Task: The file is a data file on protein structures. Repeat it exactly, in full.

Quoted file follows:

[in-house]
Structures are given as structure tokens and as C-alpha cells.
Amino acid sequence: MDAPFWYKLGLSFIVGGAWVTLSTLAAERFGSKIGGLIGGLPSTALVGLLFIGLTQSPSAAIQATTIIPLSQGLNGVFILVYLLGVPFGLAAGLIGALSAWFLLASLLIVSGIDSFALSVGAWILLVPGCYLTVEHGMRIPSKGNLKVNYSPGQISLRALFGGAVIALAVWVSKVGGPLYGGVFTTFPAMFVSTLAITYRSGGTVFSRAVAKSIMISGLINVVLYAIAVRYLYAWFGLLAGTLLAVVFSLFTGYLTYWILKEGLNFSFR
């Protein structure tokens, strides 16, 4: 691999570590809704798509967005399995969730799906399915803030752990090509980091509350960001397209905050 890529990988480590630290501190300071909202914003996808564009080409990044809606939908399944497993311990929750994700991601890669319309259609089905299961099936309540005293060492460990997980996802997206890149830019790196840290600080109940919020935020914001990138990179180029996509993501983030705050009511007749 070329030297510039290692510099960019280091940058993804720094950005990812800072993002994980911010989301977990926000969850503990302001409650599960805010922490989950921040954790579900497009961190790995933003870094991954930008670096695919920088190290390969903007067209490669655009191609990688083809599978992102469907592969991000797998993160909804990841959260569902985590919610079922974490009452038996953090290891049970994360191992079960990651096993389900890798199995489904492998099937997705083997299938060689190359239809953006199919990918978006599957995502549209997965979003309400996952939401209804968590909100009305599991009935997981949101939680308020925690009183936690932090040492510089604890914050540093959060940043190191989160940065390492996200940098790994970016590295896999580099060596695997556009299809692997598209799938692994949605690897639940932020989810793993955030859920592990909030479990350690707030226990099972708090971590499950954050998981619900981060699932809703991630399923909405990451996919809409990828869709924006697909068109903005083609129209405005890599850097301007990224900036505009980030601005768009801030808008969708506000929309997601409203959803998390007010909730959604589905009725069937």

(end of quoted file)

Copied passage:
[in-house]
Structures are given as structure tokens and as C-alpha cells.
Amino acid sequence: MDAPFWYKLGLSFIVGGAWVTLSTLAAERFGSKIGGLIGGLPSTALVGLLFIGLTQSPSAAIQATTIIPLSQGLNGVFILVYLLGVPFGLAAGLIGALSAWFLLASLLIVSGIDSFALSVGAWILLVPGCYLTVEHGMRIPSKGNLKVNYSPGQISLRALFGGAVIALAVWVSKVGGPLYGGVFTTFPAMFVSTLAITYRSGGTVFSRAVAKSIMISGLINVVLYAIAVRYLYAWFGLLAGTLLAVVFSLFTGYLTYWILKEGLNFSFR
């Protein structure tokens, strides 16, 4: 691999570590809704798509967005399995969730799906399915803030752990090509980091509350960001397209905050 890529990988480590630290501190300071909202914003996808564009080409990044809606939908399944497993311990929750994700991601890669319309259609089905299961099936309540005293060492460990997980996802997206890149830019790196840290600080109940919020935020914001990138990179180029996509993501983030705050009511007749 070329030297510039290692510099960019280091940058993804720094950005990812800072993002994980911010989301977990926000969850503990302001409650599960805010922490989950921040954790579900497009961190790995933003870094991954930008670096695919920088190290390969903007067209490669655009191609990688083809599978992102469907592969991000797998993160909804990841959260569902985590919610079922974490009452038996953090290891049970994360191992079960990651096993389900890798199995489904492998099937997705083997299938060689190359239809953006199919990918978006599957995502549209997965979003309400996952939401209804968590909100009305599991009935997981949101939680308020925690009183936690932090040492510089604890914050540093959060940043190191989160940065390492996200940098790994970016590295896999580099060596695997556009299809692997598209799938692994949605690897639940932020989810793993955030859920592990909030479990350690707030226990099972708090971590499950954050998981619900981060699932809703991630399923909405990451996919809409990828869709924006697909068109903005083609129209405005890599850097301007990224900036505009980030601005768009801030808008969708506000929309997601409203959803998390007010909730959604589905009725069937």